Today there are almost 2,500 holes squeezed into an area of roughly 150 square miles, from Desert Hot Springs in the northwest of the Valley down through Palm Springs, Cathedral City, Rancho Mirage, Indian Wells, Palm Desert, La Quinta, Indio, and finally the City of Coachella.
Feel free to base yourself anywhere in the Valley as getting from one world-class course to another should take no more than a few minutes.
If you have the budget, you first choice might well be the exquisite La Quinta Resort, home of Pete Dye's superb Mountain Course, and similarly enjoyable Dunes Course. And, just across the road, are three more must-plays at PGA WEST including Dye's infamous Stadium Course which might have had some of its more controversial features softened in the 25 years since it opened, but which will most likely live longest in your memory. It might be Palm Springs's most sought after tee-time and yet its peak green fee of $215 is $80 less than Troon North's (Scottsdale) peak rate and $285 less than Shadow Creek in Las Vegas.
Better still, La Quinta will this winter be offering its Season Golf Pass which gives you three rounds at the resort and/or PGA WEST for just $379, the equivalent of about $125 a round. With that $215 Stadium Course rate and peak rates at the Dunes set at $155, and $185 at the Mountain, PGA WEST's Nicklaus Tournament and Greg Norman courses, that represents quite a substantial saving. One round must be on the Dunes Course, and there's a $50 surcharge should you wish to take on the Stadium, but if you were to play the Dunes, Mountain and Stadium you'd pay $429 instead of $555. A combination of Dunes, Mountain and Nicklaus Tournament would cost $379 against $525. "It's a great deal and we obviously like the fact guests who purchase the Pass play three rounds with us rather than at another facility," says La Quinta Resort & Club's Golf Sales Manager Leven Shirey. "We also have some unlimited golf packages which are perfect for people who rise early and play until late. And the twilight Season Golf Pass costs only $239. Twilight times depend on sunset but in January and February they'll start around 1.30pm, and move back to 2pm by March.Savings like these can be found at most Valley courses especially if you frequent one facility. At Indian Wells Golf Resort, Platinum Twosome Card holders who pay $200 for the card receive a $40-$60 discount on green fees along with one guest. The March rate of $180 will cost the card holder $120. With a guest, that means $240 for a two-ball rather than $360. The card holder also receives complimentary practice balls on the day of play, one complimentary Platinum Club tournament, invitations to special events throughout the year, 15% off apparel, 10% off clubs and balls, 50% off one Callaway fitting session at the Callaway Performance Center, 50% off one private lesson with video analysis, 20% off club repair, and automatic enrollment in Troon Rewards.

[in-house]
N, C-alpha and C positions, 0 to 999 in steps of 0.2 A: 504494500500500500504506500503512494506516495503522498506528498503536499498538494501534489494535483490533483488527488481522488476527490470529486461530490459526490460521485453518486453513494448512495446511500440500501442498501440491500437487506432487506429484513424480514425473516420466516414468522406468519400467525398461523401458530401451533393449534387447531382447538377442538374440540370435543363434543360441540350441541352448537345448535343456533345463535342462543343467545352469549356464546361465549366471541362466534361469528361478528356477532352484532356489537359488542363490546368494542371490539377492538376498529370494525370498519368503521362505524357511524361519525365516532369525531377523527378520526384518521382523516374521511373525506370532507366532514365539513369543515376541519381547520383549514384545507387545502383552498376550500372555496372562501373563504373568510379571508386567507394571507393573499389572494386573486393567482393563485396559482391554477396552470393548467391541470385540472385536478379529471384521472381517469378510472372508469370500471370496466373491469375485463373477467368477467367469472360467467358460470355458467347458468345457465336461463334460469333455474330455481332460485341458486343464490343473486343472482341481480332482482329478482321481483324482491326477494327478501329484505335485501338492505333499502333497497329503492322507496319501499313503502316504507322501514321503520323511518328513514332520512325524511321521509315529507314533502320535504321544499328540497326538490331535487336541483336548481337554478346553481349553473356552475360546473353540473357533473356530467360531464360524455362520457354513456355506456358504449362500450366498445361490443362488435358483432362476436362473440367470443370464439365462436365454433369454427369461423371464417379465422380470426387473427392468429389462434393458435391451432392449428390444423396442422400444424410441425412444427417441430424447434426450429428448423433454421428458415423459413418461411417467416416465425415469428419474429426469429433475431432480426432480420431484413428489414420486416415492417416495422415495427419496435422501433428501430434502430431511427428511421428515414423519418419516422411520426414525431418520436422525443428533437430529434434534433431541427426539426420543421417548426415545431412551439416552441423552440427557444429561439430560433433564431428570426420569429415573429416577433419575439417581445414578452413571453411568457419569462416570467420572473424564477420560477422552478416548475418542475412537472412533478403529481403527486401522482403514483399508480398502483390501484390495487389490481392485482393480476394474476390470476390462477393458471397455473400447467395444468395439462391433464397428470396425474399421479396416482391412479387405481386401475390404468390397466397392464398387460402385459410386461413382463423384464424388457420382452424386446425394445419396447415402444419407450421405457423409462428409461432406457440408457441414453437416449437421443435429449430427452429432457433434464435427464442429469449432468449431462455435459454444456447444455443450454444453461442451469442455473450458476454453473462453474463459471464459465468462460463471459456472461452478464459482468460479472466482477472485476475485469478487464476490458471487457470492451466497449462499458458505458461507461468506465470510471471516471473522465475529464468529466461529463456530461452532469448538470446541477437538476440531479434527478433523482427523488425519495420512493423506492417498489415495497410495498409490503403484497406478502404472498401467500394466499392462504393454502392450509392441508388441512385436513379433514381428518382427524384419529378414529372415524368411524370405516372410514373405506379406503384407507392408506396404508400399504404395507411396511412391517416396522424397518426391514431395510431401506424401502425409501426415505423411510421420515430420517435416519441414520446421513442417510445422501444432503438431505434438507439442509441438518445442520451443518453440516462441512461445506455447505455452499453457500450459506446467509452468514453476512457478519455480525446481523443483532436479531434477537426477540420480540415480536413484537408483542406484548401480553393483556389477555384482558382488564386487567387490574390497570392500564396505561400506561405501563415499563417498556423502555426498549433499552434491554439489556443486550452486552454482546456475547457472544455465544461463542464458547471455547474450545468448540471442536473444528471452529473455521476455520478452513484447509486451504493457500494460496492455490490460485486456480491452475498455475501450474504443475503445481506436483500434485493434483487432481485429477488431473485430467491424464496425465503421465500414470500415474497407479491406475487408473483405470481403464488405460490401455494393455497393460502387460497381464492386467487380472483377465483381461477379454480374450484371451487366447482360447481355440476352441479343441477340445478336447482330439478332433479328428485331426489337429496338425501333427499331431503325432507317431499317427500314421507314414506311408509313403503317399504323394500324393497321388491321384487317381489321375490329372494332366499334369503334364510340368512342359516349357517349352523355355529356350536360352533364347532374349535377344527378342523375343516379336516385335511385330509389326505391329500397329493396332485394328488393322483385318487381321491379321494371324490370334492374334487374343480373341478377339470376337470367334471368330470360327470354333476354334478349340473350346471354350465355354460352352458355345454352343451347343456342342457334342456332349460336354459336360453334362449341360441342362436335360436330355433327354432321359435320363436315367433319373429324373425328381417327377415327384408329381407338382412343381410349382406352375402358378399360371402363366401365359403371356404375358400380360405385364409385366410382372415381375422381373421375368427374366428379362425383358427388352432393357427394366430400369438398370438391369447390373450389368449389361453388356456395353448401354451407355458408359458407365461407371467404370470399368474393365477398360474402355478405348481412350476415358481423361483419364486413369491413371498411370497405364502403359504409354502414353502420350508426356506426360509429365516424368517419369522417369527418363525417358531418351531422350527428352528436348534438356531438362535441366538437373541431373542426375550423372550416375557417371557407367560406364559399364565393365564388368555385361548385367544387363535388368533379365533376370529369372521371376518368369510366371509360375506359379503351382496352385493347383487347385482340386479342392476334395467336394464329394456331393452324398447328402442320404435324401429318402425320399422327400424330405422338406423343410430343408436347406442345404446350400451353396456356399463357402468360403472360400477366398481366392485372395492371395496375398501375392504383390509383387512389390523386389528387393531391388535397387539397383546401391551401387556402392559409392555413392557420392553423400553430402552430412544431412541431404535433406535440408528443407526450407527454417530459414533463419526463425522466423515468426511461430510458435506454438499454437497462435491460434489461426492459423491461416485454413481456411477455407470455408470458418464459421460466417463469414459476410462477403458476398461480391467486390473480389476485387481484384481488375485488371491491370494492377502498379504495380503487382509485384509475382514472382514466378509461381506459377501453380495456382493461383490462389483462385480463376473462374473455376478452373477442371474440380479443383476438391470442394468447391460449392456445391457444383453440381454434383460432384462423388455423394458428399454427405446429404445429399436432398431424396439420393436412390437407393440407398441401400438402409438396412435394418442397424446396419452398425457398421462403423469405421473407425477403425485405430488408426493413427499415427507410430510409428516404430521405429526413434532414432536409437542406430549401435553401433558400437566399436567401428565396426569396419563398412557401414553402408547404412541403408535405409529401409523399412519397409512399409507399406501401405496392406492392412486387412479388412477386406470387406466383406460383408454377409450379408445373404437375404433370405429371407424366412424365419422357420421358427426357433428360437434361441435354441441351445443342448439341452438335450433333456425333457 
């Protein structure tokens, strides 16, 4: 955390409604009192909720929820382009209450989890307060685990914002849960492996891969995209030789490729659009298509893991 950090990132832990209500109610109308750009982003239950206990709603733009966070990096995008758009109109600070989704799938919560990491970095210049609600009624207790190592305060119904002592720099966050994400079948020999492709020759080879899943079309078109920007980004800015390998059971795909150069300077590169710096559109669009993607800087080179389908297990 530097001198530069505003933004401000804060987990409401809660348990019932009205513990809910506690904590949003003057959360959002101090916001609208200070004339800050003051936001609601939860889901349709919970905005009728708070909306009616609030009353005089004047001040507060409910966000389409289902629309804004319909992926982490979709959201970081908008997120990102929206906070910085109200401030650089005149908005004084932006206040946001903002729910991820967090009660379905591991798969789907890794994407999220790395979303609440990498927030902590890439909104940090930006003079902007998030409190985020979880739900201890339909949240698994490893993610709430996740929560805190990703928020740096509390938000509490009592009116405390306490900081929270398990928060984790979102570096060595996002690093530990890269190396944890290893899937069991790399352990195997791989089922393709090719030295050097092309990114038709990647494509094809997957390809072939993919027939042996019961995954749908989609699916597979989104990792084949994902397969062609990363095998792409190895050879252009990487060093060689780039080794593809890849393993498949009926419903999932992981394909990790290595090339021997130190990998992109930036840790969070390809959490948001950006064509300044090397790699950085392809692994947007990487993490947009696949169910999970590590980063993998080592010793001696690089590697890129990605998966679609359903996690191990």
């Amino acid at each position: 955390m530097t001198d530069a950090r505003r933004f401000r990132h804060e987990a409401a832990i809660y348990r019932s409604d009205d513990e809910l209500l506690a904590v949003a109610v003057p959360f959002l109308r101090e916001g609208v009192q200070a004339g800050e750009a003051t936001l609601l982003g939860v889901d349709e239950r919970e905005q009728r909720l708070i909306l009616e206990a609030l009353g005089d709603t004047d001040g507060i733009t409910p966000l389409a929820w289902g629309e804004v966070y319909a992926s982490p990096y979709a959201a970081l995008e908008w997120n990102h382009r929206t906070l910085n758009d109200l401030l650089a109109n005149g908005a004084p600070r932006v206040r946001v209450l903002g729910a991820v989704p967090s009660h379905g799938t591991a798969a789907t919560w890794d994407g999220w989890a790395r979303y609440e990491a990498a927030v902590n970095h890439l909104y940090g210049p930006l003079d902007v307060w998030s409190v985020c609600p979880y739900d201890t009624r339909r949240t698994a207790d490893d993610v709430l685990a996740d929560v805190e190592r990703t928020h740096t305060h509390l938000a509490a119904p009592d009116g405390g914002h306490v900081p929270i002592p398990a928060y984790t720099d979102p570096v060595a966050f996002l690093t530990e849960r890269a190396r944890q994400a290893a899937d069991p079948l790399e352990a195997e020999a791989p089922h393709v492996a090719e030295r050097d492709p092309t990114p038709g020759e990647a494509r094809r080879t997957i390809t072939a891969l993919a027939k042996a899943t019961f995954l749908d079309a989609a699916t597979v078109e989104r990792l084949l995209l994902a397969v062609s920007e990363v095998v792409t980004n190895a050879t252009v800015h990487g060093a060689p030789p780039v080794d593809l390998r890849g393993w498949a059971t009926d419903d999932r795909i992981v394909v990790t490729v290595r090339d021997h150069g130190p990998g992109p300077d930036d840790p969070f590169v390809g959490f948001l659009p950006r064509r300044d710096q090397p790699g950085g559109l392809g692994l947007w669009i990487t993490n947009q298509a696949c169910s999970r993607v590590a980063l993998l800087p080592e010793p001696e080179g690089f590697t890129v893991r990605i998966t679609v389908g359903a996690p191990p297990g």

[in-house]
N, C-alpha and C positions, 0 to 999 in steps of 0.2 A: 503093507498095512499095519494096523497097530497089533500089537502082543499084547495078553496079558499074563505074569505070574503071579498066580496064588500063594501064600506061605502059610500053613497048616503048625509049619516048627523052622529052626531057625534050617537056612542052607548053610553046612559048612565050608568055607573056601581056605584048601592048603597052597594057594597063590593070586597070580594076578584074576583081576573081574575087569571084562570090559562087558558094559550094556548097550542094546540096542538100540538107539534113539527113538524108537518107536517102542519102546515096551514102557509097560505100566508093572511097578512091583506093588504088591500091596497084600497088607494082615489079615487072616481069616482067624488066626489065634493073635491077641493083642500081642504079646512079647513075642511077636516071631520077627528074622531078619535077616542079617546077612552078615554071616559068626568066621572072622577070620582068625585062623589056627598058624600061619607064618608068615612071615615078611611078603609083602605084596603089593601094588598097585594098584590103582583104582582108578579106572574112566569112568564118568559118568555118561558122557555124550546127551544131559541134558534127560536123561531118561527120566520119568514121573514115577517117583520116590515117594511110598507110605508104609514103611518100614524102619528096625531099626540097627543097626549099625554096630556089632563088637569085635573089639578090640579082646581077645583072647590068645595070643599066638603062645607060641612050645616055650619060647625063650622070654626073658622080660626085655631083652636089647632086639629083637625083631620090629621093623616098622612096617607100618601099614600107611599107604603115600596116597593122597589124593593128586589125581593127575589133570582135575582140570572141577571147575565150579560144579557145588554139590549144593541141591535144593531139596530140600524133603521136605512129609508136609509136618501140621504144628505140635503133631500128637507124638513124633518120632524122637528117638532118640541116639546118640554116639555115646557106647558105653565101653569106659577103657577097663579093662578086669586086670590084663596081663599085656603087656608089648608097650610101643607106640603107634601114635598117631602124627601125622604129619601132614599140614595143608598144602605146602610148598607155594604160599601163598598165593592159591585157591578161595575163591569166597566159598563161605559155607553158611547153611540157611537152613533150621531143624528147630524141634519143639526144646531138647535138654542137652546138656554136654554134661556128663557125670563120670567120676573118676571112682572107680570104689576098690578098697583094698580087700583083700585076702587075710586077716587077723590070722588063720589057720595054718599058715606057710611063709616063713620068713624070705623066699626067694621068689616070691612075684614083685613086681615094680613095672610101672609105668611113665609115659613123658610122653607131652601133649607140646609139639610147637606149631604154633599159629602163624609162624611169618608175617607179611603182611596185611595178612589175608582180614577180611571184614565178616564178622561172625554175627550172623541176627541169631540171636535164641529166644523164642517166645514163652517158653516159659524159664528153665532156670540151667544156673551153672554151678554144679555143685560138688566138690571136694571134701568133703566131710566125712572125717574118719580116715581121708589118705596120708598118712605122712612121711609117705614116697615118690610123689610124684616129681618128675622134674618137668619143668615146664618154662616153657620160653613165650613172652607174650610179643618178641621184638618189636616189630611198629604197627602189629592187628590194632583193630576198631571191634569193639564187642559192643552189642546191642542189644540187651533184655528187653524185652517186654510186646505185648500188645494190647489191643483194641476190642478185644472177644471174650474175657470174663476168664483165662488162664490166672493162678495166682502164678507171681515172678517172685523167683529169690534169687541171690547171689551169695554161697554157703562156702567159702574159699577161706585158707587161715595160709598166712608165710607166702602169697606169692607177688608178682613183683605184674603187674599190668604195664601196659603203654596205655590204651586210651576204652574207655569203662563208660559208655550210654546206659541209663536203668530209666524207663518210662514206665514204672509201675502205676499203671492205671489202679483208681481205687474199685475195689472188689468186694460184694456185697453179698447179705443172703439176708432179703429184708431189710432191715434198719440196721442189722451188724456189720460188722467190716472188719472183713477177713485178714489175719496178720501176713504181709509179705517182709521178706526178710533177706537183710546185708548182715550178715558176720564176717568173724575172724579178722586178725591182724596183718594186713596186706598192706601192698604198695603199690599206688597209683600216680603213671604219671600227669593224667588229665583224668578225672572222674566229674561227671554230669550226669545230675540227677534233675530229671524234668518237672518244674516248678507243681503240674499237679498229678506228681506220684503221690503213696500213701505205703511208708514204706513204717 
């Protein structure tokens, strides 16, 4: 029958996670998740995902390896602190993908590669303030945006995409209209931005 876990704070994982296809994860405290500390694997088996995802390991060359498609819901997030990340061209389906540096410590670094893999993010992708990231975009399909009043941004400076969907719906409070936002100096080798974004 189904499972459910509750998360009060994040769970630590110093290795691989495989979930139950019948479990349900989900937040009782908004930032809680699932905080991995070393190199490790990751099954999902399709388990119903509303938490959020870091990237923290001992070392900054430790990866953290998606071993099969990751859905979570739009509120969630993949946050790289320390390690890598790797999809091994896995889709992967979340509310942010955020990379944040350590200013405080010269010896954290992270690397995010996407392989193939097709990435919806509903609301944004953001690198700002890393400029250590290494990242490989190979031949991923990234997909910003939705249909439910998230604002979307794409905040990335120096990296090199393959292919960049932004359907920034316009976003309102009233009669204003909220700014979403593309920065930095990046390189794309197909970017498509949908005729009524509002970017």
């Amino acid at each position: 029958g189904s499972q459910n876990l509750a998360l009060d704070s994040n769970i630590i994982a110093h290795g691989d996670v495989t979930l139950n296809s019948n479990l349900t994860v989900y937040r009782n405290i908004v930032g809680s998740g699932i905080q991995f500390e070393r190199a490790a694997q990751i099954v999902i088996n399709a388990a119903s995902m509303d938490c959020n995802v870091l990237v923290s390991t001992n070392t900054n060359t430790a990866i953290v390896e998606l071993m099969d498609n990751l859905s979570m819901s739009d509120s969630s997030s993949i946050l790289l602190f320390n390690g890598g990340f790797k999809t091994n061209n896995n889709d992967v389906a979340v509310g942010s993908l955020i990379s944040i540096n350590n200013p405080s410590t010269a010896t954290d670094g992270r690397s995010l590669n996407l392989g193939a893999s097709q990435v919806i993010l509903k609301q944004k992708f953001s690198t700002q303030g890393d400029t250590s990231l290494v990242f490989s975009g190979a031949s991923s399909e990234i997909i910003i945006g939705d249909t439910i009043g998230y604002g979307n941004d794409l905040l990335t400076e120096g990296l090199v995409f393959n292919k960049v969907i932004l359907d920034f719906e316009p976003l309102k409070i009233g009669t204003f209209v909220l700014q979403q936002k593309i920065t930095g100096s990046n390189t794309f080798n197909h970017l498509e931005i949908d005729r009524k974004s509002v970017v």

That's quite the incentive to park yourself at a resort that offers two of the finest courses in the Valley. Both are actually municipal layouts, owned by the City of Indian Wells, and both ranked inside the top 20 of Golfweek's best city-owned courses in the country. They're also among the magazine's best courses you can play in California. The Celebrity Course, a Clive Clark redesign of Ted Robinson's original West Course which opened in 1986, does not possess a single bland hole. All 18 are notable for one reason or another and much the same is true of John Fought's Players Course which opened for play in 2007. Fought also added a floodlit putting course.